According to the National Institutes of Health, about two to three out of every 1,000 children in the United States are born with a detectable level of hearing loss in one or both ears. In fact, more than 90 percent of deaf children are born to hearing parents.
The good news is that in 2016, data collected by the Centers for Disease Control and Prevention (CDC) showed that over 98 percent of newborns in the United States were screened for hearing loss. This is despite the fact that only 43 states, plus the District of Columbia and Puerto Rico, have mandated newborn hearing screening programs.
“…98 percent of newborns in the United States were screened for hearing loss.”
Hearing loss, however, can also occur later in a child’s life or be detected later. In a study by the CDC, parents of 5 out of every 1,000 children felt their child had a hearing loss. This figure was based on children ages 3-17.
As a result of Early Hearing Detection and Intervention (EHDI) legislation enacted in 2000, all states have established EHDI programs. Early intervention – which refers to the period of birth until age three — is crucial when it comes to hearing loss. As the Alexander Graham Bell Association for the Deaf and Hard of Hearing (AG Bell) states on its website, “The human brain is programmed to learn language during the first six years of life, with the first three-and-a-half years being the most critical. Without intervention, it becomes increasingly difficult to acquire language as a child grows older.”
Even if your newborn has passed the hearing screening, look for the following signs, courtesy of the CDC:
The CDC cautions that children have milestones when it comes to playing, learning, communicating, and acting. A delay in
any could be a sign of hearing loss or other developmental problem. Along with the CDC, the Cleveland Clinic lists signs of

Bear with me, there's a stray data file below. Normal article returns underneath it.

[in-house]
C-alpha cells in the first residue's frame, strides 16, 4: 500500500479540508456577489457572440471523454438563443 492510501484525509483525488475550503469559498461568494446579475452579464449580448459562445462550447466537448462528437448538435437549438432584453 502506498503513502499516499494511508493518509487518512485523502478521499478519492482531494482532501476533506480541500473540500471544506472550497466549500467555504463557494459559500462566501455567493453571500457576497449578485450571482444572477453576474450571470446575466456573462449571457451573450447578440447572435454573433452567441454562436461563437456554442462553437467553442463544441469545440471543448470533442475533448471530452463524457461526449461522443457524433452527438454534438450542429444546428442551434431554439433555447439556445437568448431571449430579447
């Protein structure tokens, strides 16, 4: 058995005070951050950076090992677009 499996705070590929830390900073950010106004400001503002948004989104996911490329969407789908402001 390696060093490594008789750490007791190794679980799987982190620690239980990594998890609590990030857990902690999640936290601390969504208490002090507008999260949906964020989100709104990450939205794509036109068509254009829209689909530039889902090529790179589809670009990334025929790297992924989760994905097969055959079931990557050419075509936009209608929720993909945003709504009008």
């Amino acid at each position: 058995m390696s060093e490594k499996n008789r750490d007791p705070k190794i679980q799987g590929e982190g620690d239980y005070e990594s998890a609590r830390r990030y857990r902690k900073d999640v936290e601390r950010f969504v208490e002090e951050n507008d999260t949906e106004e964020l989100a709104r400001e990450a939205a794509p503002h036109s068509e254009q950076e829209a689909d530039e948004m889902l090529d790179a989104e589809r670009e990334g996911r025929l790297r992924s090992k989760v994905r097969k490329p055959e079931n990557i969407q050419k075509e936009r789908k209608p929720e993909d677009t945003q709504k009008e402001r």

hearing loss in toddlers and older children:
There are actually five different types of hearing loss. AG Bell explains:
Conductive: When there’s a condition of the outer or middle ear that prevents sound from reaching the inner ear and brain. Causes can include blockage of the outer ear or ear canal, an ear infection with fluid, or a malformation of the outer or middle ear. This can be temporary or treatable with medication or surgery, and if those fail, many benefit from hearing aids.
Sensorineural: Usually due to a problem with the cochlea, either through malformation or damage. Infections like meningitis or certain ototoxic medications can cause damage. This hearing loss can’t be treated with medication. But getting outfitted with a hearing device will likely help.
Mixed: A combination of conductive and sensorineural hearing loss.
Neural: This condition is rare, resulting from damage or malformation to the auditory nerve that connects the inner ear to the brain. The hearing loss is usually profound and permanent. Traditional options like hearing aids or cochlear implants usually don’t work. Sometimes auditory brainstem implants can help.
Auditory Neuropathy: When sound travels to the inner ear normally but further transmission of sound to the brain is impaired. Children with Auditory Neuropathy Spectrum Disorder (ANSD) can have a range of hearing loss as well as varying abilities to understand speech. This can be difficult to diagnose as hearing abilities may fluctuate.
Unfortunately, for about one out of four babies born with hearing loss, the cause is unknown. More common is a genetic link. Of this demographic, one out of three babies have a “syndrome,” or other conditions in addition to the hearing loss.
For babies who develop hearing loss after birth, one out of four cases is due to maternal infections during pregnancy, complications after birth, and head trauma.